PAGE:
In my senior year of high school, I have made a new very close friend who just happens to be in a wheelchair. I had never seen this girl for the 3 previous years that we both have attended the same high school. At the beginning of the semester, Farrah showed up in my senior humanities class. Where had she been? I wondered. Her huge electric chair was not easy to miss, especially in the crowded halls of our overcrowded school.

As we got to know each other better, she and I discussed our experiences at our high school. I found out there was another "world" behind the main building where a collection of portable classrooms defined the boundaries for many students with disabilities. It was as if she and I had attended school in different hemispheres. My outrage was tempered by her courage and strength. She developed a fierce determination to overcome the obstacles that were put in her path because of her disability. She told me stories about students and teachers who had been mean and hateful to her just because she is in a wheelchair.

During a recent fire drill, we became aware of the contrast between Farrah's respectful behavior and the rudeness of others. Not one student or teacher from any other class paused to let us pass or held the door for us. Fortunately, the students in our humanities class were gracious and efficient in helping us evacuate the building. When we returned to the classroom, we discussed our experience. Our teacher, who had been walking with another student who is in a wheelchair, remarked that a fellow teacher pushed his way in front of the chair in order to go through the door first. Needless to say, in his self–centered hurry, he didn't pause to hold the door open behind him. Our class was able to talk openly about the unfair treatment of our classmates with disabilities, whom we had just recently met and were just beginning to recognize as friends. Disabled and nondisabled students alike—we were all in this together.

As a class, we conducted accessibility surveys and disability simulations to understand our school environment a little better. Some of the places where we liked to hang out were unavailable to some of our friends because their wheelchairs couldn't make it through narrow spaces, or over rough terrain, or up a short flight of steps. Even the snack bar counters were too high for a kid in a wheelchair to order a slice of pizza and a soda.

Our close circle of friends now included two other students, Aimee and Abby. Together with Farrah and me, they recognized the often hidden prejudice against a student with a physical disability. Some people seemed to express the idea that just because Farrah was in a wheelchair she couldn't be a "normal" teenager. One incident in particular of not–so–subtle segregation stands out in my mind. It occurred about 2 months into our senior year. Surprisingly, or maybe not, it involved teachers and administrators, not students.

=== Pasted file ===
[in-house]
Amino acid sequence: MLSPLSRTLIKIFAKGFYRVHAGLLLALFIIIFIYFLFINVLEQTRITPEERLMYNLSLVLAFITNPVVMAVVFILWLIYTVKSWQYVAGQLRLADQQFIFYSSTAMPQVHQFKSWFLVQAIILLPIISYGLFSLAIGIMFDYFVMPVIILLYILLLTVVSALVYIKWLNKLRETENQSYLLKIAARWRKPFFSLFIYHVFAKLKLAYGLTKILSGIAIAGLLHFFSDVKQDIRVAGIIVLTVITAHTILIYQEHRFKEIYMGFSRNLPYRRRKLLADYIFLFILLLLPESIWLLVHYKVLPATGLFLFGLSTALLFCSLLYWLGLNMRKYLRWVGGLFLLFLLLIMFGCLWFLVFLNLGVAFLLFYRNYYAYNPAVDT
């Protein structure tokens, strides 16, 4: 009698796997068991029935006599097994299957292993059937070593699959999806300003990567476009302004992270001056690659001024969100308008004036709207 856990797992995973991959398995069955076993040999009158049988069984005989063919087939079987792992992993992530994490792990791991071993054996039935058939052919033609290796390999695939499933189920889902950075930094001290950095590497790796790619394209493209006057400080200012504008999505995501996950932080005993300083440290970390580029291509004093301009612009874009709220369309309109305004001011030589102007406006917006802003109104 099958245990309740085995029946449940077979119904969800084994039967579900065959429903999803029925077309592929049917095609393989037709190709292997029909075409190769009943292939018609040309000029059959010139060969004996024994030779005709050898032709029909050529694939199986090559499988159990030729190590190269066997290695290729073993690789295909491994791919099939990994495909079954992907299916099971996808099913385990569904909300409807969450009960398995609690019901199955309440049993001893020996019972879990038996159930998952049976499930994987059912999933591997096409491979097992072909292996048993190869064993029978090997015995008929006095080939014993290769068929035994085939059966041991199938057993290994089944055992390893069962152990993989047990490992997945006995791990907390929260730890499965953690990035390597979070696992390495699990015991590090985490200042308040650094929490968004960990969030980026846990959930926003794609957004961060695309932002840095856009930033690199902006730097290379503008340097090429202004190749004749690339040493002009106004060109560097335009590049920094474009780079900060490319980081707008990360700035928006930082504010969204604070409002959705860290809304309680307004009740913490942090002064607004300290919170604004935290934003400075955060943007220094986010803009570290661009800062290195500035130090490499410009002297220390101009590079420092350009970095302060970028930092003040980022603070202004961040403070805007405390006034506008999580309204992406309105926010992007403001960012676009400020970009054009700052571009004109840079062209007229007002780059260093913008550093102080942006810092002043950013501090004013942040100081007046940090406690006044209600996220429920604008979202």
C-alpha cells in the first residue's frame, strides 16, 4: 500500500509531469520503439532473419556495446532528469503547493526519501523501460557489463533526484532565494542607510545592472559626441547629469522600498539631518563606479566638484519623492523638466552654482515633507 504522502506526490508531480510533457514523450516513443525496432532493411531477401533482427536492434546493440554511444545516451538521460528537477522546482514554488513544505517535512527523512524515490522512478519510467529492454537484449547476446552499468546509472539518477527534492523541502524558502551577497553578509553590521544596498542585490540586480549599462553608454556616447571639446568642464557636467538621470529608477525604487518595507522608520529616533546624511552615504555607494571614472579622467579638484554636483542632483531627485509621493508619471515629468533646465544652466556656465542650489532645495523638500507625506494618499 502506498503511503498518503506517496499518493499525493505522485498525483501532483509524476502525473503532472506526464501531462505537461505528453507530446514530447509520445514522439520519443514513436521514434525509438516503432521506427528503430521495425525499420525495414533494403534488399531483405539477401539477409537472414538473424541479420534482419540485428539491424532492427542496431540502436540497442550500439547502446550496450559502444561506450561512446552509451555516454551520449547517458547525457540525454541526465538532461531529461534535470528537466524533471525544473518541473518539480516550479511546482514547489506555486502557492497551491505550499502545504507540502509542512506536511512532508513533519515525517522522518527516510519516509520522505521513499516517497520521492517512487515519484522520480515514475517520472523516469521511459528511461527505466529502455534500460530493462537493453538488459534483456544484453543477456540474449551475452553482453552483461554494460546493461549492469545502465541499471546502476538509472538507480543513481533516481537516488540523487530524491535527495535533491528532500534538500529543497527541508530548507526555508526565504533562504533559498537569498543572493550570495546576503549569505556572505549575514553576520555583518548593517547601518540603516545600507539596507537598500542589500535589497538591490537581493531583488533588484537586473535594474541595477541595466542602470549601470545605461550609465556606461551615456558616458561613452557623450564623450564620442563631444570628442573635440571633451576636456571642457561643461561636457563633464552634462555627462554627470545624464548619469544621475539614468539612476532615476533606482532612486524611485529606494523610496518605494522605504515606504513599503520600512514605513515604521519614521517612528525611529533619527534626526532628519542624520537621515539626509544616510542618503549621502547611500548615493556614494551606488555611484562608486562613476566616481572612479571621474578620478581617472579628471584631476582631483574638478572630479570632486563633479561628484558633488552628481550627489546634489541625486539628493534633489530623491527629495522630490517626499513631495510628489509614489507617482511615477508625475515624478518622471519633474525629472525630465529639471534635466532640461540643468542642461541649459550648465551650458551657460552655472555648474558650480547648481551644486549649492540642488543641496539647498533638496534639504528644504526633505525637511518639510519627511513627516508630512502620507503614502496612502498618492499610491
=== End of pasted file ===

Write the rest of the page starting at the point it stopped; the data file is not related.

Our high school campus is closed except for seniors. For our first 3 years of high school, we were relegated to the school cafeteri

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Table of Contents


About the Editors
Contributors
Foreword: Thinking About Experts and Expertise
Douglas Fisher

Acknowledgements
Introduction: Breaking the Silence
Veronica Moore, Frances Duff, and Elizabeth Keefe*

I. The Importance of Student Voices

  1. Why Can't They Figure It Out?
    Elliott Shelton
  2. A Parent's View
    Katherine Shelton
  3. The Human Rights Basis for Student Personal Empowerment in Education
    Ruth Luckasson*
  4. Why Educators Need to Incorporate Student Voices into Planning: Reviewing the Literature
    Veronica Moore*
  5. Stop Asking Me if I Need Help
    Angela Gabel
  6. Live to Ride
    Gary Hartzog
  7. If You Want the Fire, Just Reach Deep in Your Heart
    Carson Proo
  8. Growing Up with Carson
    Victor Proo
II. Friendships and Support
  1. Who's That Girl
    Farrah Hernton
  2. Taking Farrah to Lunch
    Michelle Murray
  3. "We Don't Need a Wheelchair Lift...We Have Football Players": Transformational Experiences in Inclusive Education
    Sherry Jones*
  4. One Look, One Smile, and Two People
    Erin Pitcher
  5. This Is Why!
    Heather Curran
  6. This Is Me
    Chad Schrimpf
  7. Effective Peer Supports
    Susan R. Copeland*
  8. Connecting Across the Community: Pen Pals in Inclusive Classrooms
    Veronica Moore, Carolyn Metzler, and Stacey Pearson*
III. School Implementation
  1. This Is Their School
    Stanley Agustin and Elizabeth B. Keefe*
  2. He Called Me Duffy
    Frances Duff*
  3. We Can Do More Things than We Can't Do
    Phillip Contreras, as told to Veronica Moore
  4. It Has Nothing to Do with Being Smart
    Alex Weatherhead
  5. Differentiated Instruction
    Frances R. Duff*
  6. Struggling to Succeed
    Breanna Ortiz
  7. It's More than Just Paragraphs
    Jeremy Mallak
  8. On the Road to Co-Teaching at the High School Level
    Erin Jarry, Eddie Castro, and Frances Duff*
  9. Living in a Separate (but Gifted!) World
    Amanda Goshorn
  10. The Evolution of an Inclusive Elementary School: A Principal's Journey
    Bea Etta Harris*
IV. Thoughts for the Future
  1. Honoring Student Voice Through Action Research
    Kathryn Herr*
  2. What's Next for These Youth?
    Ginger Blalock*
  3. Am I in the Wrong Class?
    Amanda Funicelli
  4. The Ultimate Goal
    Kelsey Holmes
  5. Imagine the Possibilities
    Frances R. Duff, Elizabeth B. Keefe, and Veronica M. Moore*
*Scholarly Chapter